She only had one concern (well, apart from the fact he wasn't a millionaire, which I think she'd been holding out for) and that was the fact he was a type 1 diabetic (diagnosed as a teenager, his pancreas had just died :( ).
We didn't know a lot about diabetes in our family. MS yes, cancer yes, heart attack, yes, asthma, yes... but no diabetes. We also didn't have the Internet and to us diabetes was as exotic (and as scary) as a tropical disease.
So, to cut a long story short we married in August '92, and there I was, married to a type 1 diabetic. There were hypos, there were hypers, there were emergencies with insulin, but in the 26 years we've been together Steve has only been hospitalised once, so the dramatic stuff hasn't been the kind to have him in hospital, it's been the smaller problems that have dogged him. Insulin that doesn't work, old style needles he used to use way back that stuck, sickness bugs that throw his control off, a few eyesight issues. But he is also a runner, and is fit and healthy, and diabetes is as much a part of our lives as autism is now.
He injects several times a day, tests his sugar more than that, and he's found creative ways around what he can and can't eat. Luckily he doesn't have a sweet tooth anyway, but he does love crisps (chips for the Americans among us!).
He's recently changed his diet. He read a book about small injections, small carbs, etc, and is a different man.
He's going more or less carb free, and as such his injections are smaller, which means less swings, and no more high readings before bed because he was scared of hypoing.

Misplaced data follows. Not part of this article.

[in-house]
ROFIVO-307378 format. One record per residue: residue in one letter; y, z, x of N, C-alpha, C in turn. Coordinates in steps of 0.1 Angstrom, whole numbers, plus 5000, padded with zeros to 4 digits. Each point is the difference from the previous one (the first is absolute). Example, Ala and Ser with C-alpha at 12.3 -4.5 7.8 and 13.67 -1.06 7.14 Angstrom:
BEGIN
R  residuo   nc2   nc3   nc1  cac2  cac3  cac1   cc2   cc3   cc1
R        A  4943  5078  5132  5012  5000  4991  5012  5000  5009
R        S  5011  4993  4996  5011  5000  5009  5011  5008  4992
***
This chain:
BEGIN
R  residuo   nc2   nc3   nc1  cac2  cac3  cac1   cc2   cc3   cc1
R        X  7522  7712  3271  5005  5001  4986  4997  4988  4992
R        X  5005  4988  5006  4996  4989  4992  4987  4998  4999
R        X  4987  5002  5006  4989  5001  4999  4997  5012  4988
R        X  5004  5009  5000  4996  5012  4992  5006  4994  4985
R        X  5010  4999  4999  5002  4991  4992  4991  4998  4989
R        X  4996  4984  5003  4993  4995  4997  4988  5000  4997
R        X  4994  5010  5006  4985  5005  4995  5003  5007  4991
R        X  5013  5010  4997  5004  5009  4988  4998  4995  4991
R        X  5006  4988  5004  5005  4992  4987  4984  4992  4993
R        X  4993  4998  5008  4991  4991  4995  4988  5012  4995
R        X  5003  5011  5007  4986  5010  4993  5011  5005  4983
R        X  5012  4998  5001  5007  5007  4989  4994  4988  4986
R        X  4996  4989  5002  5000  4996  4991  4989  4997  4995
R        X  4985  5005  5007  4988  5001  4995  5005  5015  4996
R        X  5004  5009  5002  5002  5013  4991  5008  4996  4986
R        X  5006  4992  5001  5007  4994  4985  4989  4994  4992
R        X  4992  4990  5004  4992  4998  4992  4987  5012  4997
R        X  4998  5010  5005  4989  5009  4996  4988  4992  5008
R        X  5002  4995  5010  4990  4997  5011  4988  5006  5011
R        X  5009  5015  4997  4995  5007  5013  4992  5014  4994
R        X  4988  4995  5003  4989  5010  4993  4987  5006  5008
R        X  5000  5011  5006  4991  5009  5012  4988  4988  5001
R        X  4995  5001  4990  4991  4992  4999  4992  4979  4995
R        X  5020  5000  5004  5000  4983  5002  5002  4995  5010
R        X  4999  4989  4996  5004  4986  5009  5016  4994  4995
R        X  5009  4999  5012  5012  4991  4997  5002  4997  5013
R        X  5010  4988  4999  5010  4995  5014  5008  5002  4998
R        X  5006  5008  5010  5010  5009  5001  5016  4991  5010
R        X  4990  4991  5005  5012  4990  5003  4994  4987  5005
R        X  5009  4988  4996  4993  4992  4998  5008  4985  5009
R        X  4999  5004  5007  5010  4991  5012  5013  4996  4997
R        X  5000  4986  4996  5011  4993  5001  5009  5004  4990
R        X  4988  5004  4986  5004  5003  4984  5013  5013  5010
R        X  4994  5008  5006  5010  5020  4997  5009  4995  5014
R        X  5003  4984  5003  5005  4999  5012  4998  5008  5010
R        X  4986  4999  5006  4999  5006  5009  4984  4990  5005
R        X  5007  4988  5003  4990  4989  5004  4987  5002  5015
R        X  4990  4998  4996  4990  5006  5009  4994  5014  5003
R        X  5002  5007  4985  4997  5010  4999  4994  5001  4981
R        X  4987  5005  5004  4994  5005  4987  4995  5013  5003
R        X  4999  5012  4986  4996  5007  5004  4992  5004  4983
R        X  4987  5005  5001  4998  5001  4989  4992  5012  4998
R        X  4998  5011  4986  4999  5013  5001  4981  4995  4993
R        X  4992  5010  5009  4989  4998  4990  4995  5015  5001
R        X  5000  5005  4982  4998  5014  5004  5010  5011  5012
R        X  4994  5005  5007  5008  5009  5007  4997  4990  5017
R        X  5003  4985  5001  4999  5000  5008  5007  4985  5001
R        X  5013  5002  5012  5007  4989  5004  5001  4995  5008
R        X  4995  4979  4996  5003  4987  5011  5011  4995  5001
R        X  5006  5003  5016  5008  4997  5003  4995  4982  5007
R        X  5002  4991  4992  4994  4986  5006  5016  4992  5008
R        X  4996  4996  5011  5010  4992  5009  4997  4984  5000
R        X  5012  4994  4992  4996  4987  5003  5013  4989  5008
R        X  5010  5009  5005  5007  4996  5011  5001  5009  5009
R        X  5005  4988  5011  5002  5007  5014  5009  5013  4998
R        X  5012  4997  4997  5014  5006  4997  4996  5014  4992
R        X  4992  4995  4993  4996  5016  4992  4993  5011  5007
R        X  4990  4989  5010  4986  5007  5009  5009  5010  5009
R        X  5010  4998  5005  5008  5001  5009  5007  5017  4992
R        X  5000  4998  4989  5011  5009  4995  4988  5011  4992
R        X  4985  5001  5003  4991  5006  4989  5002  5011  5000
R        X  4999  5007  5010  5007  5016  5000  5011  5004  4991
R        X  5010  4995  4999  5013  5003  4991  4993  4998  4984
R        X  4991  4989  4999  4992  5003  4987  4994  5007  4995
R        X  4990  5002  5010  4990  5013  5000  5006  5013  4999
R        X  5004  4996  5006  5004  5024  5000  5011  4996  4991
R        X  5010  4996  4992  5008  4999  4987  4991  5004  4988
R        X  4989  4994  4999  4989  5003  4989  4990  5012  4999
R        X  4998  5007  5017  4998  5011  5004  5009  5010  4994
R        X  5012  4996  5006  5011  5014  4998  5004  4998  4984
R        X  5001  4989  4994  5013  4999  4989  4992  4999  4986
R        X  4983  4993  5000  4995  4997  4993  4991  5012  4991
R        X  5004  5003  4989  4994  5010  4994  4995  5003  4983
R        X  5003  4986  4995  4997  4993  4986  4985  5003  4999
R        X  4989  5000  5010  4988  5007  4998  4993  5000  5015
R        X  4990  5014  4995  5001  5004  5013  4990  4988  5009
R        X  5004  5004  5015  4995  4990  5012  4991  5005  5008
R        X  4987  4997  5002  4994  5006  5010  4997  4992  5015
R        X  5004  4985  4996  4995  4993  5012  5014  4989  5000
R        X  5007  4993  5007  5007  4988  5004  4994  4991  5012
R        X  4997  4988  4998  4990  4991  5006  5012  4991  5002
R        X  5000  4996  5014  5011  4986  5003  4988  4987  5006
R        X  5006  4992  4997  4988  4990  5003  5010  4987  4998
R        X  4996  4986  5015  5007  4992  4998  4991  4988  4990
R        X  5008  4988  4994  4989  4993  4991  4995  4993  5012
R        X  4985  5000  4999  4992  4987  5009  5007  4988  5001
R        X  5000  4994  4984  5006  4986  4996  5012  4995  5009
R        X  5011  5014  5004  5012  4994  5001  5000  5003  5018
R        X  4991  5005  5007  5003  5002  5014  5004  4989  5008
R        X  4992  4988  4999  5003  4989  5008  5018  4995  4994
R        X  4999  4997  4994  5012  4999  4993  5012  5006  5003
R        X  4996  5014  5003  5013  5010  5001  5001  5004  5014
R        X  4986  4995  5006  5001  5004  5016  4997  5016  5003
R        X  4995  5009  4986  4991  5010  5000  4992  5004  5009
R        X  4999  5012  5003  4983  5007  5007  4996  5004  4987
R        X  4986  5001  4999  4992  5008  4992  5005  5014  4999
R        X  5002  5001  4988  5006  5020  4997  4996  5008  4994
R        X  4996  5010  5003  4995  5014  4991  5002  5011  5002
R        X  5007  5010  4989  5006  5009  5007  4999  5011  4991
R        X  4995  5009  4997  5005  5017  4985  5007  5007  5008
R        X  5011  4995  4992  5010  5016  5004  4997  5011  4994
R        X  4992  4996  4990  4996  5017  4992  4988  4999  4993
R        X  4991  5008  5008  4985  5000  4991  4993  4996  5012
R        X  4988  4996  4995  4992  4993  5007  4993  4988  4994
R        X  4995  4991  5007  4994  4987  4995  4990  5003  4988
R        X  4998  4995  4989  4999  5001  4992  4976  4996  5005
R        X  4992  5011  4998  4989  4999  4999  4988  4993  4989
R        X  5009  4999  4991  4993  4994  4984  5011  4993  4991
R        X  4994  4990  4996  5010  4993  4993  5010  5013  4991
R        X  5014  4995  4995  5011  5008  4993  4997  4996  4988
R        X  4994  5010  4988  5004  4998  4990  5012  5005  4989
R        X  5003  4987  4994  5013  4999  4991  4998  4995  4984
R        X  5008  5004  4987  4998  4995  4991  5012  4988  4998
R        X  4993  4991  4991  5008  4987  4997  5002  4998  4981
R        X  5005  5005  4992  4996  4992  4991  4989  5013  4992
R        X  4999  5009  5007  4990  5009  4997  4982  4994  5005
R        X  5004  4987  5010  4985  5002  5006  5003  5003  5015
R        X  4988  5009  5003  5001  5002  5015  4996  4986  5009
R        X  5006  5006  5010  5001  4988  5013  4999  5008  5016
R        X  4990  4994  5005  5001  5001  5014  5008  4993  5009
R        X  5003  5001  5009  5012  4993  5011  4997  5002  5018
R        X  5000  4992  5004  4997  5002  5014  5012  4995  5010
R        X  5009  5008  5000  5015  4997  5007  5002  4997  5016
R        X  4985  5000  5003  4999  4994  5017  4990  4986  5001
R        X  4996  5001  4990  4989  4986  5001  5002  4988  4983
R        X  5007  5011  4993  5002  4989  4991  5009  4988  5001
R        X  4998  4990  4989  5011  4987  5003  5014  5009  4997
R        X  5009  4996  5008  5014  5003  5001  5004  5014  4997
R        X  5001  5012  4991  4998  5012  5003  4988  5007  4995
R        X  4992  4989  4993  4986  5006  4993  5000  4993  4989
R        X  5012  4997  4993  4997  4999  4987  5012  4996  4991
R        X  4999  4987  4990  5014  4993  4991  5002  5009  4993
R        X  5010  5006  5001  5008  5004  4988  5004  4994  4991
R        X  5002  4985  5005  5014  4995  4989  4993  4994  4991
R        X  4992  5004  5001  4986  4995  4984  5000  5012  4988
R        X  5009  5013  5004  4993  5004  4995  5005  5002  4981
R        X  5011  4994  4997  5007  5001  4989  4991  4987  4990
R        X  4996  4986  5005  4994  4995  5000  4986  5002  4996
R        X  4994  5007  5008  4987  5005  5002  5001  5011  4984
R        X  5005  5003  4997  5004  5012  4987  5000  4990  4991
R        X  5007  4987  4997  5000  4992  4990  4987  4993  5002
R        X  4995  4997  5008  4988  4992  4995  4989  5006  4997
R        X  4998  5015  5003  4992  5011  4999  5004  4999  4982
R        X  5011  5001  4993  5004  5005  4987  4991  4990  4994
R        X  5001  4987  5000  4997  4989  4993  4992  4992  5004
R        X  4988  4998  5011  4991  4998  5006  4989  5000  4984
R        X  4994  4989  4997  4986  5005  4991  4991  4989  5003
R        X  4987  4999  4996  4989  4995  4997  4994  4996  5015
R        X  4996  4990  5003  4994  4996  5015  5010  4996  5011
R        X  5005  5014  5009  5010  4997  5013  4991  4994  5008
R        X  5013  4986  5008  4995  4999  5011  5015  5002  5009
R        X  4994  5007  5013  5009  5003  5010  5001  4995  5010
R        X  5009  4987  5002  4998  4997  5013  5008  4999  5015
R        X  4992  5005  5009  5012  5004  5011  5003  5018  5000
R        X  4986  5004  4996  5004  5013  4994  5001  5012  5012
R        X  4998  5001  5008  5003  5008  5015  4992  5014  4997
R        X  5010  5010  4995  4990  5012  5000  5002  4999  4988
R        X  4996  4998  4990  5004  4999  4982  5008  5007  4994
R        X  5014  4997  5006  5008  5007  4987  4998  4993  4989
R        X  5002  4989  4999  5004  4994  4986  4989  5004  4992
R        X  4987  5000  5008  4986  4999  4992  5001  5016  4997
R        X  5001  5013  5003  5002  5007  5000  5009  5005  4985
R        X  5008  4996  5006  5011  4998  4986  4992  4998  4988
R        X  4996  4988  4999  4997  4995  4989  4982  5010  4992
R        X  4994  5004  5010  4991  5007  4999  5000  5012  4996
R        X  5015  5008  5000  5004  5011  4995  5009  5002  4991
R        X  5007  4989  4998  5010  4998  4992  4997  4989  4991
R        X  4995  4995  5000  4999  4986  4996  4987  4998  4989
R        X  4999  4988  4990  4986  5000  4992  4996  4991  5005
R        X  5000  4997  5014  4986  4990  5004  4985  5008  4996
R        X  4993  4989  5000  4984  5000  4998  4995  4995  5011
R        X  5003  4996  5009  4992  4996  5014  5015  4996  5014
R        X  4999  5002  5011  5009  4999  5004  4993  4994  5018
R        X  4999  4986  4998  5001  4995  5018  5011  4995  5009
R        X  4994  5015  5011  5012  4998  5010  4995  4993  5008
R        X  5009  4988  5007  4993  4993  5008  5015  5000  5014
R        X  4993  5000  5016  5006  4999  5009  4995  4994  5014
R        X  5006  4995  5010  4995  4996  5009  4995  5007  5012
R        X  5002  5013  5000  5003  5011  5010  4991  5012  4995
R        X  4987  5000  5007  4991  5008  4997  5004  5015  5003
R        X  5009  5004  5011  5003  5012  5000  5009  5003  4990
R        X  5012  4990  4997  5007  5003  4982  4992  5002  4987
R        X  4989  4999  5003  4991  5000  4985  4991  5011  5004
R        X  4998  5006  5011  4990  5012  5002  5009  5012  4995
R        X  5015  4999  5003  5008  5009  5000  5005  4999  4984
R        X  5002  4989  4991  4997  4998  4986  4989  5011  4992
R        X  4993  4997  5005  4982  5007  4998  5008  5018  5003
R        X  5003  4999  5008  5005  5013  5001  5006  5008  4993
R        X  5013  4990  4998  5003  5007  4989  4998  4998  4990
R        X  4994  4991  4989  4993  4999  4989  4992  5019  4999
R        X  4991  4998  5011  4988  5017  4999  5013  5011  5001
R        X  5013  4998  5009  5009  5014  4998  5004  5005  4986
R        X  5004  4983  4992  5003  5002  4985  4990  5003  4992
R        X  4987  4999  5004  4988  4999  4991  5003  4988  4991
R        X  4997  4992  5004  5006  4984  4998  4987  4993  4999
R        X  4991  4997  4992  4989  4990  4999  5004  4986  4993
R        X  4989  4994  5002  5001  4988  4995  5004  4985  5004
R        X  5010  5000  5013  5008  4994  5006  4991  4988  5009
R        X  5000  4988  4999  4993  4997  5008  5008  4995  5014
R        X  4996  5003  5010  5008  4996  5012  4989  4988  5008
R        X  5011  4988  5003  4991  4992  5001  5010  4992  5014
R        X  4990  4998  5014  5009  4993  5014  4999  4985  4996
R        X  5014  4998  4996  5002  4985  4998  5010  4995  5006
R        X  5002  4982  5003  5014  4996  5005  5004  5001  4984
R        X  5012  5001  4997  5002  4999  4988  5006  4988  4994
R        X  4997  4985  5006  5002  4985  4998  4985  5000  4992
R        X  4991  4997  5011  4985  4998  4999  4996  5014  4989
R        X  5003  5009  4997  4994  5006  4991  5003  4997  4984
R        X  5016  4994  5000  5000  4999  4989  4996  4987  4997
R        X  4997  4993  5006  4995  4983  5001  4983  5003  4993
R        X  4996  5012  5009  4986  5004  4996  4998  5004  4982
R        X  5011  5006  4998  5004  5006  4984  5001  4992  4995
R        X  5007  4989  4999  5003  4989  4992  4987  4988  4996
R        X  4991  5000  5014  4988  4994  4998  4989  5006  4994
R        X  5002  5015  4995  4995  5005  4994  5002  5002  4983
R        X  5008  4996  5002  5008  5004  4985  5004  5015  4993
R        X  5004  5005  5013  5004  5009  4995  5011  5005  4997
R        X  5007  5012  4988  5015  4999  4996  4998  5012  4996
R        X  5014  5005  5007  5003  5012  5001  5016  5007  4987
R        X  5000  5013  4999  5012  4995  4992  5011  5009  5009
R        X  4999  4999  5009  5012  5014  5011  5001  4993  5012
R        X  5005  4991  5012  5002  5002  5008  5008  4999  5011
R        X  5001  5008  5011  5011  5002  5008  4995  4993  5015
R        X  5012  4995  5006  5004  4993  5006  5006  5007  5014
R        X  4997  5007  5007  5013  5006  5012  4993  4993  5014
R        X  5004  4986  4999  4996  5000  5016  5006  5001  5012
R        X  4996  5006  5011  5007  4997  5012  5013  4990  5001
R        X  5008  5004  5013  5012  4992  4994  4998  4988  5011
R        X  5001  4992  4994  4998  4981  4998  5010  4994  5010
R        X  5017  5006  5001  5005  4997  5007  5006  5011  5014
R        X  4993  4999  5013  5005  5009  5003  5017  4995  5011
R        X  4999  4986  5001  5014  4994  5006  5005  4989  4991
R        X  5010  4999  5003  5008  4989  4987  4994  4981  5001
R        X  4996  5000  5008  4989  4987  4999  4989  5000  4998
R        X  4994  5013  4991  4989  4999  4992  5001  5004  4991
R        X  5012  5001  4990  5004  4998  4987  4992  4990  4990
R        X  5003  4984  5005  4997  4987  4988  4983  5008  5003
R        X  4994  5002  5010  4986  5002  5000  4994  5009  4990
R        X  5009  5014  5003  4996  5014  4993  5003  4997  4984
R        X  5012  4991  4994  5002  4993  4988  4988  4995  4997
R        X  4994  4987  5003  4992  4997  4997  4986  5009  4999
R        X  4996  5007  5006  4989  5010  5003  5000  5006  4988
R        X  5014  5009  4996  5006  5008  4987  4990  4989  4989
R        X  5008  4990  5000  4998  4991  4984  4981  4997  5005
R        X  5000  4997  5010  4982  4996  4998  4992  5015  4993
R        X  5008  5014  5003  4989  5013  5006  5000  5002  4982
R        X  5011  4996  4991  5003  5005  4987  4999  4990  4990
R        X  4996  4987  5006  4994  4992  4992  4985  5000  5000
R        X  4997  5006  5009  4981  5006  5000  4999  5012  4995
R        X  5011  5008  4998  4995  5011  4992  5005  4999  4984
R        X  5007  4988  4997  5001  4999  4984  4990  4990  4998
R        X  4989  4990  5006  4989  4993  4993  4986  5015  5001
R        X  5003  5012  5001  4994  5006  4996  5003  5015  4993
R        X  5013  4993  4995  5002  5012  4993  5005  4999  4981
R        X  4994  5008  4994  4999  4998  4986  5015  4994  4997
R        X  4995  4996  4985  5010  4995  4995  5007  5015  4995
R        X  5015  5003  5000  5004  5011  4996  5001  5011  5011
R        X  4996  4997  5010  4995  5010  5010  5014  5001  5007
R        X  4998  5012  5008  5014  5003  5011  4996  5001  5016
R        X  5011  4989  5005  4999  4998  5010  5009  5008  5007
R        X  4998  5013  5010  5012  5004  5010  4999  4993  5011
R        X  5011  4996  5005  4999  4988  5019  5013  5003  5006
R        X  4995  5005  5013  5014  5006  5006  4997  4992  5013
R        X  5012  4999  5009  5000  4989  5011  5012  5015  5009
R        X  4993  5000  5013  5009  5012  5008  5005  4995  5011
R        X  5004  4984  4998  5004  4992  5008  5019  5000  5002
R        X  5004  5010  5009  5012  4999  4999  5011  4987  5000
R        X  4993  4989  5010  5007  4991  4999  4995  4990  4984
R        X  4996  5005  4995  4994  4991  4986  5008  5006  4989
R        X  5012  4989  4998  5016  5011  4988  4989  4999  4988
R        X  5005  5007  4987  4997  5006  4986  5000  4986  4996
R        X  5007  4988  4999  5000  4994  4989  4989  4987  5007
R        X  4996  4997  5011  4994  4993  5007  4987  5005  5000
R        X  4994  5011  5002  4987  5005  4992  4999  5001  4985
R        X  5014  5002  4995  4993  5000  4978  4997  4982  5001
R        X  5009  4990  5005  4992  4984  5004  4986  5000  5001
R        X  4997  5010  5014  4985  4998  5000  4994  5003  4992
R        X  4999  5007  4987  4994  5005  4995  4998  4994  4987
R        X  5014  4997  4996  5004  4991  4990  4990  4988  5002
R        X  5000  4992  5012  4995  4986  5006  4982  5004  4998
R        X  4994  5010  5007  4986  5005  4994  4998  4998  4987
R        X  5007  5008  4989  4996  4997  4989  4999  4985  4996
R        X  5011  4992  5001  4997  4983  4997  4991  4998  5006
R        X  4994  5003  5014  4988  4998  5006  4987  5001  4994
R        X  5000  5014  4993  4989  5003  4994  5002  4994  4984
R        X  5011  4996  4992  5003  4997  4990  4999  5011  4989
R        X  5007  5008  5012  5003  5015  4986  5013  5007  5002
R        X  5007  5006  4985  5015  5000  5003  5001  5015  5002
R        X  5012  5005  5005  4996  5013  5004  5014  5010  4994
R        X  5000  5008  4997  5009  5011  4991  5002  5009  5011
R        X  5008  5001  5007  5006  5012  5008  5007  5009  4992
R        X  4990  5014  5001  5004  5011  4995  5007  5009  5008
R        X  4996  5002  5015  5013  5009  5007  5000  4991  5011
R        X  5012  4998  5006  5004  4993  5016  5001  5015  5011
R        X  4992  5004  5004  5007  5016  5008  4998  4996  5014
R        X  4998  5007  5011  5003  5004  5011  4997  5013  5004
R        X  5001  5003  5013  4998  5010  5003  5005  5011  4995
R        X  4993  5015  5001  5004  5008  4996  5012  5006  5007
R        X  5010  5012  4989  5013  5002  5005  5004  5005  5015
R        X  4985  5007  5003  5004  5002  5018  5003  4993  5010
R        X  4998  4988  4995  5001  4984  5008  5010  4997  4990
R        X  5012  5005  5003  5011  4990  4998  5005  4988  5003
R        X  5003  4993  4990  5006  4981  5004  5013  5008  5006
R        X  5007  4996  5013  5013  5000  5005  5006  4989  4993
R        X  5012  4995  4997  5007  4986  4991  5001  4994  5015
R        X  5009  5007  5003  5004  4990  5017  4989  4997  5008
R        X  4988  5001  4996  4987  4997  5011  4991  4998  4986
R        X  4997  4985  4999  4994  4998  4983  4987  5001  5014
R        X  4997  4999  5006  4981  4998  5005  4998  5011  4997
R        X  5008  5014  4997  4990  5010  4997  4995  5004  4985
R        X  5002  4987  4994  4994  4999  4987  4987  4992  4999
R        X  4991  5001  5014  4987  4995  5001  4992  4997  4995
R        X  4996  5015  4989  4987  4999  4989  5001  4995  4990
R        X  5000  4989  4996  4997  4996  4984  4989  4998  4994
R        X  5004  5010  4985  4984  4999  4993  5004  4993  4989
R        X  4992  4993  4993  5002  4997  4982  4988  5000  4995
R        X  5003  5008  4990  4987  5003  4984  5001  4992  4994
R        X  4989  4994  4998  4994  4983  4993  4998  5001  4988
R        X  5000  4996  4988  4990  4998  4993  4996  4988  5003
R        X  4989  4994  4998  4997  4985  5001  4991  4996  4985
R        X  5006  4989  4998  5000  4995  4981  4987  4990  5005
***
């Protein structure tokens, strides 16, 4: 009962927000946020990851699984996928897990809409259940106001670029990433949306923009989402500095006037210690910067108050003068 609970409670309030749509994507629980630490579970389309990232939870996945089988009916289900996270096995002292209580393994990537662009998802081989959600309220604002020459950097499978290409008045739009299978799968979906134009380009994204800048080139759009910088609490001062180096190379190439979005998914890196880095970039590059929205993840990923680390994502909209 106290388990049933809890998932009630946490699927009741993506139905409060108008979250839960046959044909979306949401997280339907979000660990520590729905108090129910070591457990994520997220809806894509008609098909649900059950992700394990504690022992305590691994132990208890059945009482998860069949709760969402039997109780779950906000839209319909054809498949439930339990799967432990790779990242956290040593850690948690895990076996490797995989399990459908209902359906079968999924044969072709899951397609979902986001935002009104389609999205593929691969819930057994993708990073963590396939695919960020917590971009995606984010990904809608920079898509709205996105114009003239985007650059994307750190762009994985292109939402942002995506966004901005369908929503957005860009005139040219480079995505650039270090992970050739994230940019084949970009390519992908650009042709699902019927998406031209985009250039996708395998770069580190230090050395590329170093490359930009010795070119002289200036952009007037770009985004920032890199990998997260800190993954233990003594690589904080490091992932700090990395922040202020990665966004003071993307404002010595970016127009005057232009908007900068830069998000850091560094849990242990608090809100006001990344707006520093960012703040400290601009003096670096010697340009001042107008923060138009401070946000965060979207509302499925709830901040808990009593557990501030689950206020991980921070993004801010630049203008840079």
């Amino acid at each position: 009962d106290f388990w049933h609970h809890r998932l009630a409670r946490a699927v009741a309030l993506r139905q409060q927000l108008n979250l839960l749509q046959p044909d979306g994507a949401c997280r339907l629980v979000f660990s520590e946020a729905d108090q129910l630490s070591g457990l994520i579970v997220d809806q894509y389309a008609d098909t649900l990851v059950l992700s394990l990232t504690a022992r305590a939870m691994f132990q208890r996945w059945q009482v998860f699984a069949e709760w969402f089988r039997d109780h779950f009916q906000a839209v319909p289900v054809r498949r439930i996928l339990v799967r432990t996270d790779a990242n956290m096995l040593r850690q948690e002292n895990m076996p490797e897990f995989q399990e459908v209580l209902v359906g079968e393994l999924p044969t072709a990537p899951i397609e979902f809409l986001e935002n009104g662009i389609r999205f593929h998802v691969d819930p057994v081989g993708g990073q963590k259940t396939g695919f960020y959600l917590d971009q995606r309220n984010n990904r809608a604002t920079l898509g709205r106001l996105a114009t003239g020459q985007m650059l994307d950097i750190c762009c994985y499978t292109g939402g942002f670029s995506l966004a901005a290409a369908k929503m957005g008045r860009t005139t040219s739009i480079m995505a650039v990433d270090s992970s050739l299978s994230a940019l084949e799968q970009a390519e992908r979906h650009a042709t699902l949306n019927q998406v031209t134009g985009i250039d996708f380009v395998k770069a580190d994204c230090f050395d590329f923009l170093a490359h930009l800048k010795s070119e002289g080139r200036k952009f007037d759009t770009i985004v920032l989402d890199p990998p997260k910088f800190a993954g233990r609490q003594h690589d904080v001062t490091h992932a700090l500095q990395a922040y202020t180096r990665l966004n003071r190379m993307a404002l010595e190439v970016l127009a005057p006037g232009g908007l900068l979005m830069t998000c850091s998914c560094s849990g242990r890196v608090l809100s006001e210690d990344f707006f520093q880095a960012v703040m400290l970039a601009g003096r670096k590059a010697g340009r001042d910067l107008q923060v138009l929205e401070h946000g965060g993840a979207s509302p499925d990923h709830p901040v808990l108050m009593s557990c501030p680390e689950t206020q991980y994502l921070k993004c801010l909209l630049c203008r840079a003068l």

And hypo's, wow, let me tell you, as an outsider they are fucking scary as shit. They can be funny as well because sometimes a hypo just makes you seem drunk (next time you see him, ask him about the naked sock incident), then others make you go grey and shaky and so damn low and depressed it's hard for Steve to imagine there is a way out the other side.
Diabetes has changed his world. He wanted to be a farmer, but that was never going to happen, and instead he found computers, he worked in the financial district in London, commuting four hours a day, he supported the IT for an old investment bank, and he managed all of this while diabetic. He's a very strong person although he never sees that in himself.
I didn't realise that November was diabetes month, perhaps I am more caught up in Autism month (April) to think about diabetes. After all, diabetes is something everyone knows about. Right?
I couldn't be more wrong. Seems like the emergence of so much type 2 diabetes (often late onset, where the body is becoming immune to insulin, often age and weight related), means there is a lot of crap floating around about diabetes. The social awareness is that overweight = diabetes, and I think Steve finds that concept hard to swallow. Every article on obesity uses the word diabetes somewhere and this connection is insinuating its way into public consciousness.
Anyway, if you've read this and want to know more about diabetes then there are a million websites with the facts. But if you want to know more about living with diabetes itself, then you should ask Steve, or someone like him.
What is diabetes? from Diabetes UK